But that was all function. The Tacoma's form remained stock. Not that that's a bad thing, but we needed to do better than that. We wanted the Tacoma to look just as good as it ran.

PhotosView Slideshow
The Line-X installation process requires a professional technician and all the tools. Applying the textured coating with smooth, even strokes, technician Justin Muldoon sprays the Line-X onto the Tacoma's bed. Two chemicals are heated and mixed into the gun, with a finished result that has a factory look and finish. Cost of a typical Line-X bedliner installation is around $400.

For help, we turned to legendary graphic artist and paint wizard Molly Sanders. An institution in Southern California automotive and motorcycle circles, Molly has provided the vision behind some of the most widely recognized graphics and colors in the industry. His resum includes work on the Toyota Motorsports/PPI racing trucks of Ivan "Ironman" Stewart, the Toyota Long Beach Grand Prix celebrity cars, the famous yellow, black and white design of Yamaha, the green made famous by Kawasaki-heck, he even invented the Lexus logo. Perhaps more important for our story, he created the striking BFGoodrich/Toyota Motorsports paint scheme used by the Groff Motorsports Class 1 car that's such an exciting part of our 40th Anniversary sweepstakes.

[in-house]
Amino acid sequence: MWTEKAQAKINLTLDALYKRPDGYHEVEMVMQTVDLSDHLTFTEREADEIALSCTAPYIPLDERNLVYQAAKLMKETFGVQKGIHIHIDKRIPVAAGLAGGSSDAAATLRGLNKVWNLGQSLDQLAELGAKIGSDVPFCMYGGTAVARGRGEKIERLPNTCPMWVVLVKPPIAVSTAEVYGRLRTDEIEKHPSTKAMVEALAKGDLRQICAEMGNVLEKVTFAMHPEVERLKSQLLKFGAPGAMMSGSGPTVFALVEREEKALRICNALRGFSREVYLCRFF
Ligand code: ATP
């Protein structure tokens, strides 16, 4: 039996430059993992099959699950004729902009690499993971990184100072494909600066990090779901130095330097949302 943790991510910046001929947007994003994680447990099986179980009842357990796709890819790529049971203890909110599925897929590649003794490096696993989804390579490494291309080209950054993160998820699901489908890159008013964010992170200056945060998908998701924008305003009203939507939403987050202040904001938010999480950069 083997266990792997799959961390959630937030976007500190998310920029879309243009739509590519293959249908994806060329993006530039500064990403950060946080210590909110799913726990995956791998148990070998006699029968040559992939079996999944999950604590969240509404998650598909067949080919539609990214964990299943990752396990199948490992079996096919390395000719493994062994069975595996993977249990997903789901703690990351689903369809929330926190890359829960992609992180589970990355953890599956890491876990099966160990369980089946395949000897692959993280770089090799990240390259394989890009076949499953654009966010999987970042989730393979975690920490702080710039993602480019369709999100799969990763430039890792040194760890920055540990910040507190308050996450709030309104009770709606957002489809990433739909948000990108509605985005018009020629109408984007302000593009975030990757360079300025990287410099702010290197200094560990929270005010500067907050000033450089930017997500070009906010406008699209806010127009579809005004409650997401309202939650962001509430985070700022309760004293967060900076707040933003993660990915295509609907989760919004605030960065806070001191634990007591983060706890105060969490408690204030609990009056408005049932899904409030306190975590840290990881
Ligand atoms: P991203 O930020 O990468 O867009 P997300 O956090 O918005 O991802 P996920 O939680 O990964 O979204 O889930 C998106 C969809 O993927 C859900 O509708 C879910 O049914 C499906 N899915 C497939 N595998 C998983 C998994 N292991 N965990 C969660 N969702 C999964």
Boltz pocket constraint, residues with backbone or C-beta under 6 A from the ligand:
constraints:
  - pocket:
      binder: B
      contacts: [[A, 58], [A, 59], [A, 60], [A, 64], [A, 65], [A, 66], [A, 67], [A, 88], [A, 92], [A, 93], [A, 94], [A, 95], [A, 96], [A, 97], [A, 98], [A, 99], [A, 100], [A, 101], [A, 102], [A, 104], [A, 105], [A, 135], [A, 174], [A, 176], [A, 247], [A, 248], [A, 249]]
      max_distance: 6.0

During our initial planning session, Molly suggested that instead of copying the race car and painting the front of the Tacoma yellow and keeping the back of the truck's stock metallic black, as is shown on our artist's rendering, we should think about painting the back yellow and adding a bottom stripe of silver. He mentioned something about the truck's flowing lines, and discussed other artistic stuff we didn't really understand. But it sounded good to us.

A week after our first meeting, we were called down to Molly's Huntington Beach facility to see for ourselves. Molly's talented crew had just finished applying the yellow color and adding the silver base along the bottom sill of the Tacoma. The effect was simple but striking. We sat down and laid out the truck's graphics, including the special Four Wheeler 40th Anniversary logo for the hood. A couple of days later, the truck was delivered to our offices. Wow, with the graphics all in place, our Tacoma is a showpiece. Molly had even taken the time to apply several layers of clear-coat over the vinyl decals to finish off the job in style.